The Pedagogical Body of Singing Teachers
Although the physicality of learning to sing is widely recognized from a student’s perspective, the way voice teachers use their body as a pedagogical tool in one-on-one voice teaching is still underexposed. Only a few research studies mention the teacher’s use of gestures, body-postioning or touch as a pedagogical means to communicate aspects of singing (Nafisi, 2014). Therefore, in this presentation Melissa will take a closer look at how voice teachers can employ their body to facilitate the learning process of singing: Why can the use of teachers’ gestures be functional for voice students? How do teachers employ haptic feedback to help students physically feel how singing can be done? And how do teachers use kinaesthetic empathy to understand their voice students? Through short video fragments we will explore these questions in order to gain a fuller understanding of the pedagogical body of singing teachers.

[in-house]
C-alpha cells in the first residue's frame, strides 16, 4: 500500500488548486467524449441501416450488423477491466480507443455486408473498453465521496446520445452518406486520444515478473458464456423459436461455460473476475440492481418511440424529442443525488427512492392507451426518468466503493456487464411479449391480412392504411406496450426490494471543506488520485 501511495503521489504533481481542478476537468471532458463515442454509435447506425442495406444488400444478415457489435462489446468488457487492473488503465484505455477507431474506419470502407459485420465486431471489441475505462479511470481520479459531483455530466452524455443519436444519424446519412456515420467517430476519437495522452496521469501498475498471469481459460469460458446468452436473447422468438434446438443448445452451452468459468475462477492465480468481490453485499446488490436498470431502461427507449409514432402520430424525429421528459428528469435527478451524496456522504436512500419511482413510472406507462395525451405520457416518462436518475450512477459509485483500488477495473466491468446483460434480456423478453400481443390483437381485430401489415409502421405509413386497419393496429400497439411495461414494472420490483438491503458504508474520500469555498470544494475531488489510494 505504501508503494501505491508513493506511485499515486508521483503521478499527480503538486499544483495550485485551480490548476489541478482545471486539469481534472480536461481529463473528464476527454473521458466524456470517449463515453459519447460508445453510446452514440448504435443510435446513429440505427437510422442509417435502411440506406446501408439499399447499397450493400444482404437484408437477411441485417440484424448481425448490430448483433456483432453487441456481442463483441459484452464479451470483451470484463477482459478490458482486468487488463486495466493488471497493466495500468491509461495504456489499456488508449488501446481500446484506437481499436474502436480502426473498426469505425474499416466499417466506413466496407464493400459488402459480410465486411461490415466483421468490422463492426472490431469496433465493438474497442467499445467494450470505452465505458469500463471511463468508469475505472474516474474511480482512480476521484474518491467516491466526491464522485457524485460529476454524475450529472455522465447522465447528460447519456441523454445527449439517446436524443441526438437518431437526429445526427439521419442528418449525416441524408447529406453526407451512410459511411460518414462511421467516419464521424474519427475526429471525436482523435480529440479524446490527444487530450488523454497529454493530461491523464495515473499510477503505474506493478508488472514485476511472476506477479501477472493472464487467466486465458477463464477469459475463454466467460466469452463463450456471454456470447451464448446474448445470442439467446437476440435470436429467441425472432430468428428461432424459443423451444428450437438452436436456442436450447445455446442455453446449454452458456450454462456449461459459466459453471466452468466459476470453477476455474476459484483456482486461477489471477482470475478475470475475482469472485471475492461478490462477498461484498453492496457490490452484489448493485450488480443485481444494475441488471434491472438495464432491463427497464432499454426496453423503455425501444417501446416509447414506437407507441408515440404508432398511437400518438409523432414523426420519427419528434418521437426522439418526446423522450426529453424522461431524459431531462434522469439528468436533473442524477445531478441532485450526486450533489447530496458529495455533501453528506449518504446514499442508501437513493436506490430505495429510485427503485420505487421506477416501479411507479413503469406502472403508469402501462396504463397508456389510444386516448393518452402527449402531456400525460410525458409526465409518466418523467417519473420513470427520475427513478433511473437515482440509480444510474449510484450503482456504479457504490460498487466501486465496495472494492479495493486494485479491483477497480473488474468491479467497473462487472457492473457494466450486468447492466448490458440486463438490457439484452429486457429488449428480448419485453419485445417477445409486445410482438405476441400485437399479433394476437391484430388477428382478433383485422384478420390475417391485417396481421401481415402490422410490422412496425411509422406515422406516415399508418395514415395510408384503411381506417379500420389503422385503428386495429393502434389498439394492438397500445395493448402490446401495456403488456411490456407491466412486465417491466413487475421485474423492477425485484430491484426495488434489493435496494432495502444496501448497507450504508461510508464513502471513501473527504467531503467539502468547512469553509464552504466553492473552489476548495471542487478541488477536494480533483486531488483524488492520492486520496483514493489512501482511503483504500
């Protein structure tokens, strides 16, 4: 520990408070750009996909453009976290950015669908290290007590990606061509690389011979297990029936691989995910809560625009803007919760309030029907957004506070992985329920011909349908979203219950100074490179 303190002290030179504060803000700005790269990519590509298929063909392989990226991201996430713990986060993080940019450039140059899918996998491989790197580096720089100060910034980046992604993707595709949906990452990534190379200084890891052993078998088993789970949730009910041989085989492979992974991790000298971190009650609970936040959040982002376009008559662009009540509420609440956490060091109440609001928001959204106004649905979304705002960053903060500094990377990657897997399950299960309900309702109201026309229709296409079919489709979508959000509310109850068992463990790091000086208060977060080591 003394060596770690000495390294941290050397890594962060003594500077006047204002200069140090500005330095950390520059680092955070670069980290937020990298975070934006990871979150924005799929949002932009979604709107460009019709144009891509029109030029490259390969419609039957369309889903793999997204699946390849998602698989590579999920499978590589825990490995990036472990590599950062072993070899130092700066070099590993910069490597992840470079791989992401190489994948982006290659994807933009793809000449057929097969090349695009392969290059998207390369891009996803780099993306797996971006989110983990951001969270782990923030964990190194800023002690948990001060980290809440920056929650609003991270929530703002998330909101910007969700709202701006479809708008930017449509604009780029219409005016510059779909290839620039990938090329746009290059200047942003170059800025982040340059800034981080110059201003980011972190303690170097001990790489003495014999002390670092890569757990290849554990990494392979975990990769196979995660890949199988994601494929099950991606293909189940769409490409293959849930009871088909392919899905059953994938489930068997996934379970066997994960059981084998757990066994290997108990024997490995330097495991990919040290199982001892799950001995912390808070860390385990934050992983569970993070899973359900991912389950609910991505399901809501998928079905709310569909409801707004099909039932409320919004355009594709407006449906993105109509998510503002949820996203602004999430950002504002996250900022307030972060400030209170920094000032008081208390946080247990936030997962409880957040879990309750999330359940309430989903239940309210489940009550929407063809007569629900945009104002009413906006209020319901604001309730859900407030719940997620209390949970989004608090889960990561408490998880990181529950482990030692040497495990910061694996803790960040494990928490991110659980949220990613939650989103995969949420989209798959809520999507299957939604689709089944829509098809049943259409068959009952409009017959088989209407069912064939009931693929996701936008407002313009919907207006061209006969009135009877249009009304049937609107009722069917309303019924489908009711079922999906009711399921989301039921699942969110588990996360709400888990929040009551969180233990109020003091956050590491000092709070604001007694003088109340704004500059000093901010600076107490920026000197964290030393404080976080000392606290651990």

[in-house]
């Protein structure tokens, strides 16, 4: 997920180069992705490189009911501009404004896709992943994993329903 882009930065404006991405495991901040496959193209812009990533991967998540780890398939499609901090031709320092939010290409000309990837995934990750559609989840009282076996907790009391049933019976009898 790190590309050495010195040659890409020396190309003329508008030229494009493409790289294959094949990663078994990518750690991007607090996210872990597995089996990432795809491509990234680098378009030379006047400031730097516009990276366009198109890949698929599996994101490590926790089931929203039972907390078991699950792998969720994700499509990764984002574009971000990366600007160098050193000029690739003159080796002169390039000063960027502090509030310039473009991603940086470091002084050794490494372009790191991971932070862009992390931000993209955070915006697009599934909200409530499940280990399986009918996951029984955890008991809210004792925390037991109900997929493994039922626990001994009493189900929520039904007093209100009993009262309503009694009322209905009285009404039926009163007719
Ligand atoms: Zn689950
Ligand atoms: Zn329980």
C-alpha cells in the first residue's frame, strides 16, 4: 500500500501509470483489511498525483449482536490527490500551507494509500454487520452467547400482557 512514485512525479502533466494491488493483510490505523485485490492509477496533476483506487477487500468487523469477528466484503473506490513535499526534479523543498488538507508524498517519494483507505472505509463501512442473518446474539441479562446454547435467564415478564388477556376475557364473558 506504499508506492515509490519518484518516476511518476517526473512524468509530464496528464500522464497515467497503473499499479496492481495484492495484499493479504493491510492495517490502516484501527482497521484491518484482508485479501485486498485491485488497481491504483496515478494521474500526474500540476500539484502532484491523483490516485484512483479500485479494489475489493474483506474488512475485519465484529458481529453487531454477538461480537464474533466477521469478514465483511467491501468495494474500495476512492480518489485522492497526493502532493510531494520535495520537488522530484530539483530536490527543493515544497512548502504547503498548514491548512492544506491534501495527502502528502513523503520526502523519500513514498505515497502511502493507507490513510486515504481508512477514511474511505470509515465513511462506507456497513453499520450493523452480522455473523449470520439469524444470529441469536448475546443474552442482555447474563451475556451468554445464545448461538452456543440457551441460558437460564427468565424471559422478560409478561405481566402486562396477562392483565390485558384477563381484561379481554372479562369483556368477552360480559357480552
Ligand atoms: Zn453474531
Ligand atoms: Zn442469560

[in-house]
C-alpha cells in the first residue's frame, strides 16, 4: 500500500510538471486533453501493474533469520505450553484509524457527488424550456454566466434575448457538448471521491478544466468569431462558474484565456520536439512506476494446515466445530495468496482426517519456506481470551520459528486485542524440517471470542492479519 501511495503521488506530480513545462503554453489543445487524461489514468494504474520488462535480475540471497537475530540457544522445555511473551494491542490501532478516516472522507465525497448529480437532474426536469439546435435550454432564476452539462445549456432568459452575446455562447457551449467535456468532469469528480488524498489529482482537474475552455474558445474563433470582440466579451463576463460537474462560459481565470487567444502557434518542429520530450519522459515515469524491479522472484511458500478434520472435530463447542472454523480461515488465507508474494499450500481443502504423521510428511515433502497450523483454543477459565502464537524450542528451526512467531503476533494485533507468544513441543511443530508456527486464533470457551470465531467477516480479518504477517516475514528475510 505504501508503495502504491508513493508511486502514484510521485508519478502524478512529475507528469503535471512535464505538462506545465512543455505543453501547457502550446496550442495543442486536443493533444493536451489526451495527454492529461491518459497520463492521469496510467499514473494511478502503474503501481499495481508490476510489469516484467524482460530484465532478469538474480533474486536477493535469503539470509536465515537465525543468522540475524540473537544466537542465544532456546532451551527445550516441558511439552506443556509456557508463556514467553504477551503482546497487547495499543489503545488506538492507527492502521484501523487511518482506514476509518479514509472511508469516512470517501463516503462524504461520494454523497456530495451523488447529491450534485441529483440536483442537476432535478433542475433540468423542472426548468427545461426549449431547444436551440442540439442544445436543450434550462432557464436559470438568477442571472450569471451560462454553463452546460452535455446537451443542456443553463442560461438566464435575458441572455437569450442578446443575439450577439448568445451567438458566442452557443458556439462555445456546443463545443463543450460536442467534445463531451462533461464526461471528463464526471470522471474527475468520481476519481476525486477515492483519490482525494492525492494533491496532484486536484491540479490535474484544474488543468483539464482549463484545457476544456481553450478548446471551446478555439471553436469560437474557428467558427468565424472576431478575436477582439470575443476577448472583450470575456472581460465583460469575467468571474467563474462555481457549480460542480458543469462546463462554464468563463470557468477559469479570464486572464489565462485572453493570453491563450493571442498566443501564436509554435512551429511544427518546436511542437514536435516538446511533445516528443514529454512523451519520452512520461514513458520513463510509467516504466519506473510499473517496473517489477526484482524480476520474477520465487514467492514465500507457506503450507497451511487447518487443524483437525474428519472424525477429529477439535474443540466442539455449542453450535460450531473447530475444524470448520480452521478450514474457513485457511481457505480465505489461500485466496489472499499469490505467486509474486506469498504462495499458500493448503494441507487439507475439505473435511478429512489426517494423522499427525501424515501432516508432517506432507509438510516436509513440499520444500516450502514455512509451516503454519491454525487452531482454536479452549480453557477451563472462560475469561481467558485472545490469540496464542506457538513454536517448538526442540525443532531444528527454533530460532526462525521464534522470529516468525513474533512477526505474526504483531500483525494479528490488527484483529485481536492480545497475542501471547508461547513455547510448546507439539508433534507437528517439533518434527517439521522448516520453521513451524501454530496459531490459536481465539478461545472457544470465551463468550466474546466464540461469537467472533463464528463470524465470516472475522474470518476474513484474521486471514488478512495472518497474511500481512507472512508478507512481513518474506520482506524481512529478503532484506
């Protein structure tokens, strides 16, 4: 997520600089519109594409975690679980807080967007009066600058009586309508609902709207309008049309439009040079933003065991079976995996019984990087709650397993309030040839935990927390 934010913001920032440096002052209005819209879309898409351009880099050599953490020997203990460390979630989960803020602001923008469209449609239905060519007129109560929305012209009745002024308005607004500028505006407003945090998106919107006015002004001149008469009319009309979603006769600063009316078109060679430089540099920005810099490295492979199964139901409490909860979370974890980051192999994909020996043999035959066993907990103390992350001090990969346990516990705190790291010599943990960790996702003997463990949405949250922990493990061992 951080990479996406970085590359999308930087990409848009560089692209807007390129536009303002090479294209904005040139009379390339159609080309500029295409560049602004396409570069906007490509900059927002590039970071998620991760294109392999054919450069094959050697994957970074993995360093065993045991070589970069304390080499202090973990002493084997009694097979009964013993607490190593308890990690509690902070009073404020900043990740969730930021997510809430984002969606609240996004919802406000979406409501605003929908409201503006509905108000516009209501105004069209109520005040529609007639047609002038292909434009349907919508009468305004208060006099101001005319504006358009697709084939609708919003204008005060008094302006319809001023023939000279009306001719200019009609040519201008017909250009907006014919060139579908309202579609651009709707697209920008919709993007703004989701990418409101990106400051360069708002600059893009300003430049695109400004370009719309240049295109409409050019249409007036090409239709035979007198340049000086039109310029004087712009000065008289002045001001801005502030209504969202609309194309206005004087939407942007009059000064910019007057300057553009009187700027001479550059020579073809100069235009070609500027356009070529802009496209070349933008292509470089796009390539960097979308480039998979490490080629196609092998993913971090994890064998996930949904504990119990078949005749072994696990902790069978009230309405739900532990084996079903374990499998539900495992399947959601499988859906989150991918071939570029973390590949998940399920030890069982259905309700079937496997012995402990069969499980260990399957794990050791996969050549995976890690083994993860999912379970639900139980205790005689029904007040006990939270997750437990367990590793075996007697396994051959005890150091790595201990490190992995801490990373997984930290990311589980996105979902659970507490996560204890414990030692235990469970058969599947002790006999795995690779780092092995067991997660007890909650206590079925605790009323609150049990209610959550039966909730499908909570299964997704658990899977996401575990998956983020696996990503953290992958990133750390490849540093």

After studying classical singing and music education, Melissa Bremmer (1972) obtained her Master of Educational Sciences at the University of Amsterdam. She went on to do her PhD on the pedagogical content knowledge of music teachers from an embodied cognition perspective at the University of Exeter (UK). Currently she is Professor of Arts Education at the Amsterdam University of the Arts and leads the Research Group Arts Education together with Emiel Heijnen. In her work she focuses on embodied music learning and teaching, diversity in music education and ArtsSciences education.